Every pastor has to decide how he is going to handle the old “Pastor, somebody told me….” or “Pastor, people are saying…” or “Pastor, I heard that…” and then the inevitable criticism, complain, whine, accusation or otherwise. I decided very early on that I would refuse to entertain any conversation that began with “Pastor, people are saying…” and simply cut it off at the knees by saying: “I don’t want to hear it. Please tell whomever has something to say to me, to come say it.” Worked pretty well. Similarly with anonymous letters and now e-mail. I don’t read them. They are immediately put int he trash and/or deleted, as the case may be. What about the “gossip” problem that we have in all our congregations? It comes in so many shapes and sizes, doesn’t it? I thought this was some good, practical advice, found via Ed Stetzer’s blog. I like Ed’s blog, always lots of interesting posts and information, helps me keep my finger on the pulse of American Evangelicalism pretty quickly and effectively.
In my job, I hear far more junk than I care to hear. The larger our church gets, the more mess we encounter among the people to whom we minister. We have designed our church to reach hurting people, so we are simply reaching our target audience, but some days it is more difficult than others to hear such sad stories.
One part of the drama of messiness that always frustrates me is how gossip begins about other people’s problems. As if dealing with the consequences of sin is not enough, many times some of the hardest repercussion is the gossip that occurs about the people involved and the situation that occurred. I have been the victim of unfair gossip and I know the pain it can cause. I have never found gossip to be helpful to the people involved or to the Kingdom of God. I have literally become a hater of gossip because I have seen it destroy so many people! Gossip hurts innocent people who are caught in the middle, it exaggerates the situation, and it keeps the one who did wrong loaded with guilt and frustration, and from experiencing the fullness of God’s grace. (Consider these passages: Proverbs 11:13, Proverbs 16:28, Proverbs 20:19, Proverbs 26:20, Romans 1:29, 2 Corinthians 12:20, 1 Timothy 5:13 … the Bible talks a great deal about this…)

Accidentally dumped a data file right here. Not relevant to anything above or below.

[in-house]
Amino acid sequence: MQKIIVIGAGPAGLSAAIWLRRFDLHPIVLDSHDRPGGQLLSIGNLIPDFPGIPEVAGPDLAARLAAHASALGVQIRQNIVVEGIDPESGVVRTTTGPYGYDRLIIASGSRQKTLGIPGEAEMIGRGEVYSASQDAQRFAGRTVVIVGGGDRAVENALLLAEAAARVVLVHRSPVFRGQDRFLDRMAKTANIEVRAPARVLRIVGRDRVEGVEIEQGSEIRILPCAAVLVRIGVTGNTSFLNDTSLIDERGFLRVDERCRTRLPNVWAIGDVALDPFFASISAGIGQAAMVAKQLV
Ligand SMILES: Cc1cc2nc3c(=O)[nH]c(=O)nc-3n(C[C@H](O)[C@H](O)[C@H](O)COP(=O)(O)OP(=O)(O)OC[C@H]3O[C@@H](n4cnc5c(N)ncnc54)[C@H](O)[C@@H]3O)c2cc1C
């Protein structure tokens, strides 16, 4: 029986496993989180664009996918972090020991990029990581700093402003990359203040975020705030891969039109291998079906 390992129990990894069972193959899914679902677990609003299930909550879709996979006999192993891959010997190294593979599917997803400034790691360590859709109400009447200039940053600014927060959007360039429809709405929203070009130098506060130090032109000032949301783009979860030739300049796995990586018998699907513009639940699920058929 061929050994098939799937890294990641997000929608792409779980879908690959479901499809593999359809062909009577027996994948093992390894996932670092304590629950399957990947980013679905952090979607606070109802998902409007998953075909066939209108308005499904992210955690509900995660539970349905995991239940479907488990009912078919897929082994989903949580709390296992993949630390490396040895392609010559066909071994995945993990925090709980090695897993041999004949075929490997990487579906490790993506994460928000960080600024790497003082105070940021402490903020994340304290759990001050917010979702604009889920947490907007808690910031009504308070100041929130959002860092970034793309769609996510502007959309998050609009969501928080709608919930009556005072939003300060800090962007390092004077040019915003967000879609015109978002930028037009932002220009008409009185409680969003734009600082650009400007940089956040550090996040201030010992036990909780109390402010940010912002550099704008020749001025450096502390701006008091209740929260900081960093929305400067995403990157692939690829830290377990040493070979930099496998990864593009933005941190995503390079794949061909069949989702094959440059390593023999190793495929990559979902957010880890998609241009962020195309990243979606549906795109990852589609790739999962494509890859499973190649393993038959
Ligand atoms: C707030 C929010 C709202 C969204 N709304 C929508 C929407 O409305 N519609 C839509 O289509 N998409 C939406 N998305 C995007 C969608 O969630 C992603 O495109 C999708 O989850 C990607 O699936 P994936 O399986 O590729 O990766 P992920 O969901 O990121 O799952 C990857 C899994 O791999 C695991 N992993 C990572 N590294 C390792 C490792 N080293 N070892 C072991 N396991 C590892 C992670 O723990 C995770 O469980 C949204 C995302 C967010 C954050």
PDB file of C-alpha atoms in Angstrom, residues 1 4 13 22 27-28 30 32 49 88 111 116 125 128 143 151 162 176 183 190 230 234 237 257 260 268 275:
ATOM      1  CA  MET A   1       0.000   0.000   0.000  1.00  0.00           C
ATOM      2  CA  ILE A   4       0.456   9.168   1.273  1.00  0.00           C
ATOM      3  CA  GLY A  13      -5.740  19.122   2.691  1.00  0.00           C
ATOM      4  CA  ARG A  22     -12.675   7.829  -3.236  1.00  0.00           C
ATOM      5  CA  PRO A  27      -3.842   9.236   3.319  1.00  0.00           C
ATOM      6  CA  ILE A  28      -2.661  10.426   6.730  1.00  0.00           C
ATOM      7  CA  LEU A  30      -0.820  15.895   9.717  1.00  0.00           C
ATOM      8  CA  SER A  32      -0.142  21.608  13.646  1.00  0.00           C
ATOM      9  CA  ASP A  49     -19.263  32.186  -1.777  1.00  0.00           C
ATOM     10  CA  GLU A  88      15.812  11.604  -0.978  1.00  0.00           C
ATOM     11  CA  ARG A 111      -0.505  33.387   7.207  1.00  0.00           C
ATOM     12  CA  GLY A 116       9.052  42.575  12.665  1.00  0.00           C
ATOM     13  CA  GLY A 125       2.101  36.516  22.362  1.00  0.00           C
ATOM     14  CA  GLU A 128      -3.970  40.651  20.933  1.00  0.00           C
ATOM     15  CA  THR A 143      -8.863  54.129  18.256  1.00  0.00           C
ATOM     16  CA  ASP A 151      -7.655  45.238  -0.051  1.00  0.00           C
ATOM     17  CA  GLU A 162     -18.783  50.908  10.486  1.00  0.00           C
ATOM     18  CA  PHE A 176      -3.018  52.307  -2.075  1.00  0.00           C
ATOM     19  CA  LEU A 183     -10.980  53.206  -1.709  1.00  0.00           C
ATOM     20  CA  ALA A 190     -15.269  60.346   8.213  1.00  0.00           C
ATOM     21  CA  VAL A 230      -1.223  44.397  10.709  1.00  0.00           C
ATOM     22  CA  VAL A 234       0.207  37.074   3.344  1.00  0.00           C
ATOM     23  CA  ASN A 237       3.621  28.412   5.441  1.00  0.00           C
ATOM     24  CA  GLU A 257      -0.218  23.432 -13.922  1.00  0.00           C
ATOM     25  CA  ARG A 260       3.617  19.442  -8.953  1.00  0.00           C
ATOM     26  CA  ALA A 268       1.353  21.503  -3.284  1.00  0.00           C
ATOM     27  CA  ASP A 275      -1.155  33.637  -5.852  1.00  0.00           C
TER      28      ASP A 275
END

With that in mind, I’m listing 7 suggestions for how to stop, or at least slow, the spread of gossip. Will you consider each and take them personal? If the shoe fits will you wear it. Together, perhaps we can help stop the deadly spread of this harmful virus!
Here are 7 ways to stop gossip:
1. Don’t repeat something you don’t know is true firsthand…secondhand knowledge is not enough to justify repeating. You will get something wrong and it will hurt others.
2. Don’t repeat unless its helpful to do so and you have a vested interest in the situation, the people involved, and permission to share…doing so in the name of a prayer request is not a good excuse…
3. Don’t “confess” other people’s sins. Even if the wrong included you and you feel the need to confess, share your story, but not someone else’s.
4. If you must tell, and have passed the test on the first three suggestions, tell only what happened and not your commentary or “I think this is probably what happened” or why you think it happened…
5. Choose to pray for others every time you are tempted to tell their story…instead of telling their story…
6. When someone tells you something you don’t need to know, don’t allow curiosity to be your guide…follow your heart. Stop the person and tell them you don’t want to know! Remember, if they will spread gossip about others they will spread it about you!
7. Keep the circle of confession limited to the people involved or to no more than needed for accountability purposes. The wider the circle and the more the story is repeated the more likely things will turn into gossip.